The Rebor KING T-REX – An Appropriate Name
Everything Dinosaur team members are eagerly expecting the arrival of their shipment of Rebor 1:35 scale Tyrannosaurus rex replicas. The shipment is expected very shortly and in the meantime, staff have been busy making sure that everyone who emailed asking for a model to be reserved has been added to our reservations list.
One of the things we have noticed about Rebor is that they tend to assign a moniker or nick-name to their sculpts. For example, the rather wonderful model of Yutyrannus huali was nick-named Y-REX. This term does not have any significance from a palaeontological perspective, after all Yutyrannus, from northern China, lived more than fifty-five million years before the more famous North American tyrannosaurid – Tyrannosaurus rex. Ironically there is a body of evidence to suggest that Late Cretaceous predators such as the members of the Tyrannosauridae that roamed the landmass of Laramidia on the western side of the that shallow sea that divided the continent (Western Interior Seaway), were actually descended from tyrannosaurs that migrated from Asia.
Imagine that, the most famous dinosaur from the United States and the pride of so many North American museum collections being descended from Chinese immigrants.
The T. rex is going to be the second replica released in the Rebor model series. It too, is modelled in 1:35 scale, but since Tyrannosaurus rex was larger than Yutyrannus, the replica is considerably bigger. This rather stylish photograph sent to us by our chums at Rebor illustrates this point nicely.
Comparing the T-REX with the Y-REX Rebor Replicas
Picture credit: Rebor
The Rebor Tyrannosaurus rex will have the nick-name KING T-REX. Rebor states that by adopting this tactic, the products can develop personalities and it is the company’s intention to roll out such nick-names across their entire range. Such titles do have other benefits. For example, lots of parents and grandparents contact us and they struggle to pronounce many of the names of the prehistoric animals that they are trying to acquire for their children or grandchildren. An easy to remember (and pronounce) name will certainly prove a boon to those folks who are perhaps not as well acquainted with the tongue twisting names of certain Dinosauria that young dinosaur fans revel in being able to pronounce correctly.
To view Everything Dinosaur’s range of Rebor replicas: Rebor Prehistoric Animal Replicas.
Providing regal status for the Rebor Tyrannosaurus rex replica is also appropriate as the binomial scientific name of this theropod translates as “King of the Tyrant Lizards”. However, this was not the first name used to describe what is now known to be T. rex fossil material. The first Tyrannosaurus rex bones put on the record were a pair of damaged cervical vertebrae (neck bones), one of which has been subsequently lost. Edward Drinker Cope, noting the extensive honey-combed internal structure of these bones assigned the name Manospondylus gigas which means “giant air-filled vertebrae”, not the sort of name to inspire a generation of dinosaur fans. This iconic “King of the Tyrant Lizards”, perhaps the most famous organism known from the fossil record, was also very nearly called Dynamosaurus (D. imperiosus), this translates to “Imperial Power Lizard”, at least the regal theme would have been retained.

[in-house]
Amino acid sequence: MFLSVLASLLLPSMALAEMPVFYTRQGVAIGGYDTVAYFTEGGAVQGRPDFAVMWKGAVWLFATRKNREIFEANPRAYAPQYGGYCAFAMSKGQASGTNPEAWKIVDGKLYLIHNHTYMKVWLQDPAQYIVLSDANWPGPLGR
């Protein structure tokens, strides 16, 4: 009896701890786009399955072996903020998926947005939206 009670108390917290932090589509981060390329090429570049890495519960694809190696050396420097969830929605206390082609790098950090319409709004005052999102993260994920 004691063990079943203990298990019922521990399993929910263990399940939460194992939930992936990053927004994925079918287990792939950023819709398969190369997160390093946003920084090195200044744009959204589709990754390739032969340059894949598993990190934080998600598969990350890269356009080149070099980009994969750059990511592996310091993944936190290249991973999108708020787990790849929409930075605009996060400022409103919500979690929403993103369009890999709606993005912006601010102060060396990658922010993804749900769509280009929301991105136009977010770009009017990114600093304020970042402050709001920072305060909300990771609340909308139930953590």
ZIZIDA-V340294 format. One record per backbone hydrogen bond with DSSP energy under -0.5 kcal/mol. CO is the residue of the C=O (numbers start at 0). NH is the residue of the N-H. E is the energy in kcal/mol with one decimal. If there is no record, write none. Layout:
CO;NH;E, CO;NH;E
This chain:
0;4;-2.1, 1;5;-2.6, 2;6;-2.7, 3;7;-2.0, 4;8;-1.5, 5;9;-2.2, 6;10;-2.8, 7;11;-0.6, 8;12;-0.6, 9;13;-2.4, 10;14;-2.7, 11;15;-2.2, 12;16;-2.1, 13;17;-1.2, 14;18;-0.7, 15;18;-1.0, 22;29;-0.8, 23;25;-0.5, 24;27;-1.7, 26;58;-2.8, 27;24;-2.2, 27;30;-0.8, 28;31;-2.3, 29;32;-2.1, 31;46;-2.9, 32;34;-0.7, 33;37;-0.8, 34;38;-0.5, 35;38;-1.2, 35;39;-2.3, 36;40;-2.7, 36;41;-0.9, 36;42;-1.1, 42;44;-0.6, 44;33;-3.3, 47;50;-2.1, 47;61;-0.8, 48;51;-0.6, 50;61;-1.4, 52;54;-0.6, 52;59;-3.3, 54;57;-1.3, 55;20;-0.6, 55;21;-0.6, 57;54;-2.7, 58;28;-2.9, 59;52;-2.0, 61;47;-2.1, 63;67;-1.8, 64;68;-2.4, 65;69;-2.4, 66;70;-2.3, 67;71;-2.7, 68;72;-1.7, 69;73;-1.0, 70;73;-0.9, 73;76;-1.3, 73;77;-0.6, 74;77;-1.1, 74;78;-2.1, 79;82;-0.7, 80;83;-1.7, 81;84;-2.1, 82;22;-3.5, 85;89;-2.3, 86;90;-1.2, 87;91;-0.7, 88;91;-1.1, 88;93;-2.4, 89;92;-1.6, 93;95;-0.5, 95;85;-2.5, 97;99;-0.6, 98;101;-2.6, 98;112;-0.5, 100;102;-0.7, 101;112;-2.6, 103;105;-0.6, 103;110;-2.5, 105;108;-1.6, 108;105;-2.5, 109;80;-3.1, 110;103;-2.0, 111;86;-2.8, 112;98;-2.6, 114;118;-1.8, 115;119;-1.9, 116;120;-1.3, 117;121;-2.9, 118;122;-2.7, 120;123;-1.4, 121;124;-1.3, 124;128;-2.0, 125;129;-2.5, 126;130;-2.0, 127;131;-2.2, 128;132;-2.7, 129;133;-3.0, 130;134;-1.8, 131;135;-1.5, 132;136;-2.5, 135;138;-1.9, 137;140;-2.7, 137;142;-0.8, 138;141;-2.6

To read more about the naming of this dinosaur: Tyrannosaurus rex – What’s in a Name?
Within natural history museum collections, the tyrannosaur material can attain a special status. These are the fossils that are requested to be photographed or used in video footage to support a news article. Having tyrannosaur material is often looked at as being a badge of honour for the museum, whilst in all honesty, other less high profile fossil material within the collection may have far greater significance in terms of importance to research. As arguably, the most iconic of all the dinosaurs, after all T. rex has come out as number one in every single survey conducted by Everything Dinosaur with regards to prehistoric animal popularity, certain more complete specimens have acquired a degree of nobility in the minds of museum directors and administrators.
The 1:35 Scale Replica of the Rebor Tyrannosaurus rex
These “aristocratic” dinosaur fossils have become even more special and important in the minds of the general public as it is these fossil specimens that are the the subject of documentaries and television programmes.
As for the question of a “King T. rex“, as in the biggest specimen found to date, or even a new species to distinguish between the different T. rex morphologies known. That is quite hard to answer. “Sue” at the Field Museum in Chicago is regarded as the largest, she (believed to represent a female), is also one of the best preserved and the most complete. But is this the largest Tyrannosaurus rex that ever lived? Probably not, tyrannosaurs seem to have grown differently to mammals, for as long as they lived they got a little bigger year on year. It is likely that somewhere in the Badlands of Montana or South Dakota there is a fossil of an even bigger T. rex waiting to be discovered.
That’s the joy of palaeontology, you just never know.
So we look forward to welcoming the Rebor KING T-REX to our inventory, a very noble replica of a Tyrannosaurus rex.
To contact Everything Dinosaur so that you can reserve a Rebor T. rex replica: Email Everything Dinosaur.